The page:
The story on the way to Colombo was equally exciting and adventurous.

“On their way to Colombo, at the Kelani Bridge, they had been stopped by the British-the Navy because they had beards. Then my uncle Robert who was dressed in an Admiral uniform got down and asked them in English as to why the vehicle was stopped. Then they had saluted him and said ‘please go’,” recalled Gunawardena with a wide smile on his face, still enjoying the excitement-filled ‘fleeing expedition’ of his father and friends.

As they reached the city their first stop was at a wealthy landowner’s place which was later turned into a gallery (Behind Green Cabin.)

He narrated how his mother used to go there to see his father on a rickshaw dressed as a schoolgirl.

The four of them had even visited D.M. Rajapaksa, the uncle of former President Mahinda Rajapaksa, Down South and had gone to Jaffna where the LSSP had a sound political base, and from there they crossed the Palk Straits in batches.

“They crossed the Straits in batches, not all four together. They had a lot of friends and political associates in the Indian Freedom Movement such as Jayaprakash Narayan. I remember my father telling me when they were reaching the Indian coast the advice for them was to get down and not to allow this small boat to take them to the coast because they could have got caught. So they jumped and swam about 150 metres. Others were waiting on the other side. They were received and from there they moved to Mumbai. Their centre was mainly Mumbai and they were in Mumbai (underground) under false names.”

It was months later that Philip Gunawardena’s wife Kusuma crossed the Palk Straits to join her husband. She was dressed again as a schoolgirl and was accompanied by Florence Senanayaka (who later became a Member of the first Parliament) and her husband who appeared as her parents.

“My mother was very young then. And the other who accompanied them was [former] President J.R. Jayewardene’s younger brother. He was an active Sama Samajist who later became a lawyer. After having joined the professionals he gave up party politics and became a judge. After retirement he went into the Priesthood,” Gunawardena recalled. The life in Mumbai though spent in the underworld was exciting and interesting.

“In Mumbai, there is another interesting episode I must tell,” Gunawardena went on.

“They were very close associates of the present Prime Minister’s father and mother, Mr. and Mrs Esmond Wickremesinghe who were in Mumbai at that time. Mr. Esmond Wickremesinghe in his university days was very much a Sama Samaja activist.”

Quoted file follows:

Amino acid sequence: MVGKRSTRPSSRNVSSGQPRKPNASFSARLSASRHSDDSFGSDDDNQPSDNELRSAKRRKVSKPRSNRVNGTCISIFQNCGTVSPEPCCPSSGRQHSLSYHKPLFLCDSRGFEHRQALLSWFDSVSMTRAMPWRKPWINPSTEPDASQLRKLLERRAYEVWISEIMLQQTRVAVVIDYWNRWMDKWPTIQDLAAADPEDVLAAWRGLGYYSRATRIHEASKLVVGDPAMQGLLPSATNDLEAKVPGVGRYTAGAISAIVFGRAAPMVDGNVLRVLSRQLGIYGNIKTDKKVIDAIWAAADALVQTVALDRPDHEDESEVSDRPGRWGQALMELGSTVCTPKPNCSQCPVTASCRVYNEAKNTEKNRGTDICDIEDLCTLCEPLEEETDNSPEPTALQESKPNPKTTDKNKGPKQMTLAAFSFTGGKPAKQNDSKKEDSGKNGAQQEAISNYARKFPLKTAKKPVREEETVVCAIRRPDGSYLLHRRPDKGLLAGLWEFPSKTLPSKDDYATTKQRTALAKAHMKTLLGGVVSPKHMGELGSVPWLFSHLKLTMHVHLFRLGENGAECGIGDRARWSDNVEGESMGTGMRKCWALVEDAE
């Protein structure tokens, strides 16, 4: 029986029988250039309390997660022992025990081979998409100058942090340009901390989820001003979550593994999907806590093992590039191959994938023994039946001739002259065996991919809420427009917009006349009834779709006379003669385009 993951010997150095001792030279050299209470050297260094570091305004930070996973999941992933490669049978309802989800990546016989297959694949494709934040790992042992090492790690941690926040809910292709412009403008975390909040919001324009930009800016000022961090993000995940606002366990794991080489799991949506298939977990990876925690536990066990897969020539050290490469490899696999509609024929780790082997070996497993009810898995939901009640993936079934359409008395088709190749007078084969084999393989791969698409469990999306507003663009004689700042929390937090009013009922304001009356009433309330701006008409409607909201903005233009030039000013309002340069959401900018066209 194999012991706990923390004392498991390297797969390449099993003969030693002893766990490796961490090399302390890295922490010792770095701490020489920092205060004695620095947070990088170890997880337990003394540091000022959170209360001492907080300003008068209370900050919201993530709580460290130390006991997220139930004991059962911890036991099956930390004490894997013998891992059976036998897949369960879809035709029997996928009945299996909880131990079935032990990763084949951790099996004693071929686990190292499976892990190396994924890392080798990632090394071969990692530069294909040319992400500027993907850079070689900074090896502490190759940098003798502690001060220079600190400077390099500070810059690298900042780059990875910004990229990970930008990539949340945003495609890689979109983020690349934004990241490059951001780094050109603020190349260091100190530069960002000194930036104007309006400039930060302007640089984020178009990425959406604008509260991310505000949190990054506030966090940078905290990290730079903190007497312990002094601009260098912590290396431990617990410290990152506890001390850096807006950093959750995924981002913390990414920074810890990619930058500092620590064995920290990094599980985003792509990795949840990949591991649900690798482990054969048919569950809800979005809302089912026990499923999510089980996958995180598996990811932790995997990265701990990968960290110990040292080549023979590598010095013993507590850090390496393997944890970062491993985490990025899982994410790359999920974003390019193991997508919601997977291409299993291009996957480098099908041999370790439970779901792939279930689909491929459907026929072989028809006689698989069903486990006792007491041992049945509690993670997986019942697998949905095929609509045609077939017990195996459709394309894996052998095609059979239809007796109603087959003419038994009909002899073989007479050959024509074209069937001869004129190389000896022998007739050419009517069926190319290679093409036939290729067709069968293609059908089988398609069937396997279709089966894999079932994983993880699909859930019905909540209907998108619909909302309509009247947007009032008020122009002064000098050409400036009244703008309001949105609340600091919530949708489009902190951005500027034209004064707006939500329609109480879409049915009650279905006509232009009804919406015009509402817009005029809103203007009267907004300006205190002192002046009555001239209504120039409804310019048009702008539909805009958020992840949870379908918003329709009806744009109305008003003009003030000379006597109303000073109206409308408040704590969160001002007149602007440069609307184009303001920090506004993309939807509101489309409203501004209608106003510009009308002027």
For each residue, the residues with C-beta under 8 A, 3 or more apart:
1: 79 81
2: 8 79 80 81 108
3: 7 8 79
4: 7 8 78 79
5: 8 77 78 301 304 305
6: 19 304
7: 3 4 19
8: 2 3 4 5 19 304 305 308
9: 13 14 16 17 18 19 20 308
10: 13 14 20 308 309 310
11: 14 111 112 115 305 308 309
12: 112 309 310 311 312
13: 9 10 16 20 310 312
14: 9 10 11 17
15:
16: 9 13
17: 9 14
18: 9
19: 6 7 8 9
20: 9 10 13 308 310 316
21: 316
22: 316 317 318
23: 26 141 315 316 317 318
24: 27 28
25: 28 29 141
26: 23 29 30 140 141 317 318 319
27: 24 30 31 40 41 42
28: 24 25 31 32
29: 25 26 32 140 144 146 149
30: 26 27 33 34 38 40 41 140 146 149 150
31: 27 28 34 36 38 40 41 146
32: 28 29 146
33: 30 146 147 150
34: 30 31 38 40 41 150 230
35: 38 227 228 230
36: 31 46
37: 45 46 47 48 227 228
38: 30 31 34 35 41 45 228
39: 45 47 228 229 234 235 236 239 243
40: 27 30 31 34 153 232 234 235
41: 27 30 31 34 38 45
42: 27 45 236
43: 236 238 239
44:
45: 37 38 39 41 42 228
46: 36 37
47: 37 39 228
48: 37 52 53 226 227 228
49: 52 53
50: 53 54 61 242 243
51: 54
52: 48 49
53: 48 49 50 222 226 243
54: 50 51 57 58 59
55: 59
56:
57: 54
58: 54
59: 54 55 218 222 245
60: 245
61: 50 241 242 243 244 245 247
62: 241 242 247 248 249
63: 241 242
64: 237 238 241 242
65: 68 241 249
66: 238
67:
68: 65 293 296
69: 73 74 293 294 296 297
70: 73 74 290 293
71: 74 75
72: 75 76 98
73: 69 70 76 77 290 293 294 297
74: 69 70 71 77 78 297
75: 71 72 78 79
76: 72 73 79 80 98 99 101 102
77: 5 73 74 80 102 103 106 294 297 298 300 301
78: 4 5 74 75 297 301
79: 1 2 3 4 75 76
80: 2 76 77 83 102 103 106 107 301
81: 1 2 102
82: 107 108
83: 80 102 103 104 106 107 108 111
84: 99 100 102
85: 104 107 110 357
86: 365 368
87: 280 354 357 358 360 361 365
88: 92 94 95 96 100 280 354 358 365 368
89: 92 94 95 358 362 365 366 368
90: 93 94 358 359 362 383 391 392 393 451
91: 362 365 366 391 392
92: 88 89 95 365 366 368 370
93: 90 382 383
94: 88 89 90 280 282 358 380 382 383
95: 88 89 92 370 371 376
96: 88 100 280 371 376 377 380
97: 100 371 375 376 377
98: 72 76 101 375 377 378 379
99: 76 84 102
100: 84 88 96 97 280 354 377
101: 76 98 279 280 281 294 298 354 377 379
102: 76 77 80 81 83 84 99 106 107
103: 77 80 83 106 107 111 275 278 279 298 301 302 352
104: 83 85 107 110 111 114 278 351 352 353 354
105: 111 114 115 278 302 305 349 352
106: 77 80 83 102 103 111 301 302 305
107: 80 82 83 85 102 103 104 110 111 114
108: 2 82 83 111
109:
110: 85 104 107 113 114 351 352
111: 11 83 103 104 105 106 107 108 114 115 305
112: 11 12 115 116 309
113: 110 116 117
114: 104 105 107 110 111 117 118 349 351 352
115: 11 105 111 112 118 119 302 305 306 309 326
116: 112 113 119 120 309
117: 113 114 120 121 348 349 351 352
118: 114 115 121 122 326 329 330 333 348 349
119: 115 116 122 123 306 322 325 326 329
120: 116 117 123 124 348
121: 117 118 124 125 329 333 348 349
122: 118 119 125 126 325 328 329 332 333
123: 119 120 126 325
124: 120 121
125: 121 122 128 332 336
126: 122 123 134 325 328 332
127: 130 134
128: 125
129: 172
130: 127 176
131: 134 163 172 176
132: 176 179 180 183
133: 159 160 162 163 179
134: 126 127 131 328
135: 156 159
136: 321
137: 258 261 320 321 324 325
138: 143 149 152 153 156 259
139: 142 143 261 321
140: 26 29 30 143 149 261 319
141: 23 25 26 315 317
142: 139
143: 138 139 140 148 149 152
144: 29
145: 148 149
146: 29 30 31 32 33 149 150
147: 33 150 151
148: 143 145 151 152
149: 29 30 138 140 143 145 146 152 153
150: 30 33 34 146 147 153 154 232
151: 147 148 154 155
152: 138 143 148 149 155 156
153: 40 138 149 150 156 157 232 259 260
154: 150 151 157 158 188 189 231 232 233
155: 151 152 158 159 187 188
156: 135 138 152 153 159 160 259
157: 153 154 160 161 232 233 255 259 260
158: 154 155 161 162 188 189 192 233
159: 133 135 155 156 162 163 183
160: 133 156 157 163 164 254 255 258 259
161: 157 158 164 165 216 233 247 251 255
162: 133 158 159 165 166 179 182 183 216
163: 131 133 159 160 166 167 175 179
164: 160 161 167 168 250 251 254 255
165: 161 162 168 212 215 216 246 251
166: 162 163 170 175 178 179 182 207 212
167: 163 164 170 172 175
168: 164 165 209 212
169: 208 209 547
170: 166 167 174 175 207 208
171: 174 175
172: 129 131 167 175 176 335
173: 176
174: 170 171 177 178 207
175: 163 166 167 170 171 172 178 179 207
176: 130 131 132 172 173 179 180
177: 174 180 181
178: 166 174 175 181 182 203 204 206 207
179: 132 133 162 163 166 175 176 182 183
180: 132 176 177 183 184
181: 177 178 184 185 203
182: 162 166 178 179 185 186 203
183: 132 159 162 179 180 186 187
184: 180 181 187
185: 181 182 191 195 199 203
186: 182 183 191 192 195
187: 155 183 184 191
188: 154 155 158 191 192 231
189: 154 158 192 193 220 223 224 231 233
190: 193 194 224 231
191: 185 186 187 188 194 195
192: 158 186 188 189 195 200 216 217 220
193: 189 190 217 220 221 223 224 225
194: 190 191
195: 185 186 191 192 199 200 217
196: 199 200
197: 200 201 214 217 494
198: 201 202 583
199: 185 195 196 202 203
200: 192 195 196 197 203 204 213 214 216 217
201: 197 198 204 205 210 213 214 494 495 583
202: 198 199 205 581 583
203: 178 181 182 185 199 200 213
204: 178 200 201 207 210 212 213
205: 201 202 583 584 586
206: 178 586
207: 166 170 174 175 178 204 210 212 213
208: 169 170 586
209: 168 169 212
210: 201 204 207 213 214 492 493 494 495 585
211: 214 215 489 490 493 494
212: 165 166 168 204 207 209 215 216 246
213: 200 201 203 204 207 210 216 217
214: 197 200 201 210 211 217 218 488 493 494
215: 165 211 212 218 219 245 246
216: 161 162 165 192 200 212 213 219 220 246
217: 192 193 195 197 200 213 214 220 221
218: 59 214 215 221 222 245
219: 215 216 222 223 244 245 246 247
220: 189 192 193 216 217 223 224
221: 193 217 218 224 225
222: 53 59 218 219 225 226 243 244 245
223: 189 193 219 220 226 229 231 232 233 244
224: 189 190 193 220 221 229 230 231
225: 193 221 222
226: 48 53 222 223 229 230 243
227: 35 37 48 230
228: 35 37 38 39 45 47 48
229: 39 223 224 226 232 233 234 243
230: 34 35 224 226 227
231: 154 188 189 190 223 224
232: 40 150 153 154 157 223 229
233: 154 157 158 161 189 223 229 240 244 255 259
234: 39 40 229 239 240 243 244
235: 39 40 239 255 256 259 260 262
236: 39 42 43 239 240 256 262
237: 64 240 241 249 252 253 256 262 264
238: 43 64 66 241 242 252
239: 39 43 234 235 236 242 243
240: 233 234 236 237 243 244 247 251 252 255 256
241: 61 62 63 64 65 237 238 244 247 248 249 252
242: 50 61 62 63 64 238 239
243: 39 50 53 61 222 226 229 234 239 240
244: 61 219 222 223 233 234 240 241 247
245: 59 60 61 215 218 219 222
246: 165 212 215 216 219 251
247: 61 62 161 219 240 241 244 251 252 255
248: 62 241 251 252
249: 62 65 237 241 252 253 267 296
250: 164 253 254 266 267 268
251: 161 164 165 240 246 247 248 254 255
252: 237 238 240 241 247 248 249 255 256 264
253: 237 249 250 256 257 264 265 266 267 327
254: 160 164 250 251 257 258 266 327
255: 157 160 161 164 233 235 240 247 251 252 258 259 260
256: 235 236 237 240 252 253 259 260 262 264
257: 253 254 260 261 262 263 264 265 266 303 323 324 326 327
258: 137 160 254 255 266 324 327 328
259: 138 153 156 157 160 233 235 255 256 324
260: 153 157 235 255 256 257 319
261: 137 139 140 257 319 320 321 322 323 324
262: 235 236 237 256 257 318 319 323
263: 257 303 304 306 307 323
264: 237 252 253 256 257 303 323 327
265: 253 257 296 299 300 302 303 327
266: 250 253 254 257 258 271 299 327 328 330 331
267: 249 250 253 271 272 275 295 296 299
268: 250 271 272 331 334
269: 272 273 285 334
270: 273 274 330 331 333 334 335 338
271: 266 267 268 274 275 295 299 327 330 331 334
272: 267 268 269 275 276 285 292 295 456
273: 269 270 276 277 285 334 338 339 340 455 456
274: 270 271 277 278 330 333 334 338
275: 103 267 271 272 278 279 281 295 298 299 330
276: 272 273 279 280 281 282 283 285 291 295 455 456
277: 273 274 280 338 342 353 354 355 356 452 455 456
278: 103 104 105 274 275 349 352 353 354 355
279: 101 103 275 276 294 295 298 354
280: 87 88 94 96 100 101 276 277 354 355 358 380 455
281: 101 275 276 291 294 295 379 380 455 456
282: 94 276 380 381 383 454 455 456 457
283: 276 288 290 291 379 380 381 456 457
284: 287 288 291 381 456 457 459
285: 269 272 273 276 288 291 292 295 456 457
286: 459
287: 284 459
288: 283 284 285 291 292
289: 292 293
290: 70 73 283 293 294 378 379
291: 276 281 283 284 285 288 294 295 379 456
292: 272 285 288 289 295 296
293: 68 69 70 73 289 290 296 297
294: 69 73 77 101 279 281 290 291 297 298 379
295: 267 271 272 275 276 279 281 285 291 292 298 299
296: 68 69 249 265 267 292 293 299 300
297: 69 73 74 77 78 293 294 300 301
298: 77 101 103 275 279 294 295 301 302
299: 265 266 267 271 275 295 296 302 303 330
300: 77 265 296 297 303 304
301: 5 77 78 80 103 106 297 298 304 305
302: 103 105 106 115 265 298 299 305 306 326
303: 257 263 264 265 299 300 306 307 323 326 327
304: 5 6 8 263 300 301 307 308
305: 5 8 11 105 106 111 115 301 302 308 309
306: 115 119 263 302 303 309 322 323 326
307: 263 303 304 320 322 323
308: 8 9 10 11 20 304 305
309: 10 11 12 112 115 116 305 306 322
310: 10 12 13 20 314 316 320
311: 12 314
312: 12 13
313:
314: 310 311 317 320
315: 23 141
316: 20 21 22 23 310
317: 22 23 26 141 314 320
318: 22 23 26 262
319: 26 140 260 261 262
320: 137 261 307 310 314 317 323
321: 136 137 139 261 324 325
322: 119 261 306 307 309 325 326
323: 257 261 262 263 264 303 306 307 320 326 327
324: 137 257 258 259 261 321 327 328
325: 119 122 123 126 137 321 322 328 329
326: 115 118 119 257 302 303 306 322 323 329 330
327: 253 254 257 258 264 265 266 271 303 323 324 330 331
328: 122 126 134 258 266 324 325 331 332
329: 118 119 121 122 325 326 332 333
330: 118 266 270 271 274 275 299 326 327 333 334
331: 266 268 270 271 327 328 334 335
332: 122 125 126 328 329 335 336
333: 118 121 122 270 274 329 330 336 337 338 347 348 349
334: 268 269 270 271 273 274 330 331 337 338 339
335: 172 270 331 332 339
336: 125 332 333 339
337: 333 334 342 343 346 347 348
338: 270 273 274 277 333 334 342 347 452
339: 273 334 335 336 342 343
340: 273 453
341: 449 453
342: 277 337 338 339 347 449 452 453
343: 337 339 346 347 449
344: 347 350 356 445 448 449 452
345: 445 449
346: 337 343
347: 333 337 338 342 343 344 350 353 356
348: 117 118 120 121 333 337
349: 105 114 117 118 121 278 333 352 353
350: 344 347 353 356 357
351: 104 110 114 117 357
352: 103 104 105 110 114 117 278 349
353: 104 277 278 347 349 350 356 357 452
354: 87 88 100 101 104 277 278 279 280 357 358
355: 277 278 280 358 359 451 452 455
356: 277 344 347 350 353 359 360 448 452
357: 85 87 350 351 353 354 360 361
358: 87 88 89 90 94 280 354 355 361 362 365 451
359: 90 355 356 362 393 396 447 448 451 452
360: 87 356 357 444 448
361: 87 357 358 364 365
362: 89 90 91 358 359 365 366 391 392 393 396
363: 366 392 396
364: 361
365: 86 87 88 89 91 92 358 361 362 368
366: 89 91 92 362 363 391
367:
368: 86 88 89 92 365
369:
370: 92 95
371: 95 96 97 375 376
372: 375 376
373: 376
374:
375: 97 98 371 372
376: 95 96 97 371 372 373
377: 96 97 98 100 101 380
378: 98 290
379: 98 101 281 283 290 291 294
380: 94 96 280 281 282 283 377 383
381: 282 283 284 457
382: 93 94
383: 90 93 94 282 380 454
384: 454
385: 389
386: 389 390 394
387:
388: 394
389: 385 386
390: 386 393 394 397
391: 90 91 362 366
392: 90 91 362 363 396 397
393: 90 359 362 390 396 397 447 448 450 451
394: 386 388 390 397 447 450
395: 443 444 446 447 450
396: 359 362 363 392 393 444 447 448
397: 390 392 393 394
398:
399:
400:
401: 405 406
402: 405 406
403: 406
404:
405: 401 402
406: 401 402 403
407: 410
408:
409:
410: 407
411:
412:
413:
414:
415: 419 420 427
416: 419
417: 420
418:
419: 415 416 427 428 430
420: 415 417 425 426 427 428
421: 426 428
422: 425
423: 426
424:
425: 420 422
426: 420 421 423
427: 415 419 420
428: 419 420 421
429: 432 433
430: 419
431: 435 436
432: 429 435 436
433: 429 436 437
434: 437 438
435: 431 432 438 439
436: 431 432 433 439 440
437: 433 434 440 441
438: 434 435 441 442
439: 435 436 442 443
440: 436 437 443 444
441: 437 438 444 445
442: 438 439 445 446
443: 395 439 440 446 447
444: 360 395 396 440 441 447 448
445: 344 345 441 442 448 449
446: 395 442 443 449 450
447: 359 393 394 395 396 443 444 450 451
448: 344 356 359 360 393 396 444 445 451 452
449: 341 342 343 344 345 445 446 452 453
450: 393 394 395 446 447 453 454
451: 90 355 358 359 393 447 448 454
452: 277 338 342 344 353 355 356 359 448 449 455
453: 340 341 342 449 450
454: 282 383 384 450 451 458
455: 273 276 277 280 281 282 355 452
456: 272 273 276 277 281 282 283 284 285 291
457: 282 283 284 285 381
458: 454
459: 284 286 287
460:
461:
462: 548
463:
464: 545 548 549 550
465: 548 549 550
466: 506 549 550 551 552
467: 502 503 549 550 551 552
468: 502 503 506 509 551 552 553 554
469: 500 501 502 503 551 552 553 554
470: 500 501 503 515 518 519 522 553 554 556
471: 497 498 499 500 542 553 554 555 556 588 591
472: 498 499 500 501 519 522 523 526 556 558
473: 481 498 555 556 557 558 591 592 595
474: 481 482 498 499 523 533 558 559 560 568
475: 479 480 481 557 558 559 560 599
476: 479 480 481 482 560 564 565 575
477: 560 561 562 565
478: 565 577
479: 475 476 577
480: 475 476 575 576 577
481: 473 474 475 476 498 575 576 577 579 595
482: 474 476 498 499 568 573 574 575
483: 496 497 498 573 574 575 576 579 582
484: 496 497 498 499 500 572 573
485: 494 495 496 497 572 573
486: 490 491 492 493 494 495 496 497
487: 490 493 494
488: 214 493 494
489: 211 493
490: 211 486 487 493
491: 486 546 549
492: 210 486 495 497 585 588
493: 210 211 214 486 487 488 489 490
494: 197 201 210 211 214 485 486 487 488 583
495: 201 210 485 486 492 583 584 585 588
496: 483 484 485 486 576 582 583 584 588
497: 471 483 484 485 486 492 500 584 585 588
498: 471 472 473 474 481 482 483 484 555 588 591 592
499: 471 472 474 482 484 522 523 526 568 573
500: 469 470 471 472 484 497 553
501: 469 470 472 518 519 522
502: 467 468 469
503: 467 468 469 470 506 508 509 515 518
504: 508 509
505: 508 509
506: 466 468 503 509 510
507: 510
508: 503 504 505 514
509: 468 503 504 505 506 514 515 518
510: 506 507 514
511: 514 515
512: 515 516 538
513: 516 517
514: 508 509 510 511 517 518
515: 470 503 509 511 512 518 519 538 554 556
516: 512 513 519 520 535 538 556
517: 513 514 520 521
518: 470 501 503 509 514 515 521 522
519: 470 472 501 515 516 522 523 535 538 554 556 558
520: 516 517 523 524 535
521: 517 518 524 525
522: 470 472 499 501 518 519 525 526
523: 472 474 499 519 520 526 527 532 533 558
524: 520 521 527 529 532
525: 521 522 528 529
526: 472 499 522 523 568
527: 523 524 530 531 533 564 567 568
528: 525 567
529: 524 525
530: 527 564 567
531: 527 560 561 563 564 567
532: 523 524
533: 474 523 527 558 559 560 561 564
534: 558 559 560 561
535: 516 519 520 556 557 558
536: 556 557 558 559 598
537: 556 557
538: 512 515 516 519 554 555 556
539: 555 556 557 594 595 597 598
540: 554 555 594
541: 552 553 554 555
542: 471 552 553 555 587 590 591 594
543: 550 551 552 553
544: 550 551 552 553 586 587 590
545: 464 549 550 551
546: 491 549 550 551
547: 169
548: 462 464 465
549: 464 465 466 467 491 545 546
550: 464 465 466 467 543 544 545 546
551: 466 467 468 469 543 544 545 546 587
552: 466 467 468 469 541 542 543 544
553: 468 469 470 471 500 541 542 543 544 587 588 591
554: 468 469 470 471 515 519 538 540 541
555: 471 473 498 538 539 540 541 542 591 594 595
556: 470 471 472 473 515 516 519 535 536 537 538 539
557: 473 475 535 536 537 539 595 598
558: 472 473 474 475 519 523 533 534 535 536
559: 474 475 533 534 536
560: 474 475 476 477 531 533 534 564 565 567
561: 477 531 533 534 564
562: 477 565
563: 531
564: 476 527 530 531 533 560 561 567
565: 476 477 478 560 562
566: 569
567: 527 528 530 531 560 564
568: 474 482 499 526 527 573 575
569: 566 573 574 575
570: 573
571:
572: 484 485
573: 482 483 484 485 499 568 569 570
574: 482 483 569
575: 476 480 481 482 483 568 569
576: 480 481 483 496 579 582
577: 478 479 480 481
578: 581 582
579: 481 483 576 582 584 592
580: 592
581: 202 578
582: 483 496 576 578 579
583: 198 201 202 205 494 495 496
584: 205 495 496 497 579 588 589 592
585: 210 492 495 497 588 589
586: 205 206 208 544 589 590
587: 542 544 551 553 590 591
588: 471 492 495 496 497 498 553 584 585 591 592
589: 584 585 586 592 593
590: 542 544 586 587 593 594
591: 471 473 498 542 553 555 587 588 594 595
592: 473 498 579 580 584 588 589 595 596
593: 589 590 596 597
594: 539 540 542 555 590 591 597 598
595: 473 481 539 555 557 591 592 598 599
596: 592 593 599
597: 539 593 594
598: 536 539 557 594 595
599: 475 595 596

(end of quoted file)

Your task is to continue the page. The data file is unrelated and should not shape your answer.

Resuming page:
Gunawardena recalled how they maintained contact with Left Stalwart Dr. Vinayak Purohit, an Indian who later became an artist and poet. [He passed away in 2009.]

“So I still remember whenever he used to visit Sri Lanka in later years, he used to go and see the Prime Minister’s mother.”

In 1943, Philip and Kusuma Gunawardena and their first child Indika who was born there were taken into custody in Mumbai to be sent back to Ceylon where they served a jail term of six months.

It was years later that Dinesh was born in Sri Lanka. He was the fourth child of Philip and Kusuma Gunawardena couple who was blessed with four other children. Indika, Prasanna, Gitanjana and Lakmali.

The day his father took him to enter him to Royal Primary was fresh in his memory.

“I still remember him taking me to enter me to Royal Primary. That was in or around ’54, I think. Before that, I was at St. Paul’s, Milagiriya Nursery. [Those days’ boys were allowed.] He used to take me to the nursery and some days he used to come to bring me back. Whenever I asked for ‘Kadale’ or something he used to buy it for me.”

Back then too the nursery was located down Dickman’s Road, but the street was less noisy and busy, he recollected. Philip Gunawardena and his wife both led busy lives dedicating their time and effort to uplift the conditions of the poor. At the General Election in 1947, he was elected to the First Parliament to represent the Avissawella electorate. However, he was soon overthrown on charges of organising the general strike in 1947 and lost his civic rights for seven years as a consequence. And it was in a way a ‘blessing in disguise’ for little Dinesh as his father used to spend more time with him and the family!

Civic rights

“That was a time he had been deprived of his civic rights for participating in a strike. So he had more time to be with the family. My mother was in Parliament and as a result, I think he took over some other household duties.” Gunawardena still remembers how he participated in a May Day procession clinging onto his father’s arm.

“I think that was the first May Day procession I had ever walked because I could not walk halfway and had to leave because of being so small!”, he smiled. His memory rolled back to those playful carefree years when all of them used to visit Kataragama in their virtual annual pilgrimage.

“It was a difficult trek from Tissamaharama to Kataragama because there were only cart roads and things were being repaired.” his eyes sparkled with child-like mischief as he took a stroll further down memory lane.

The road from Kataragama, where the shrine is today to Kirivehera was in a more shabby form unlike now, he observed.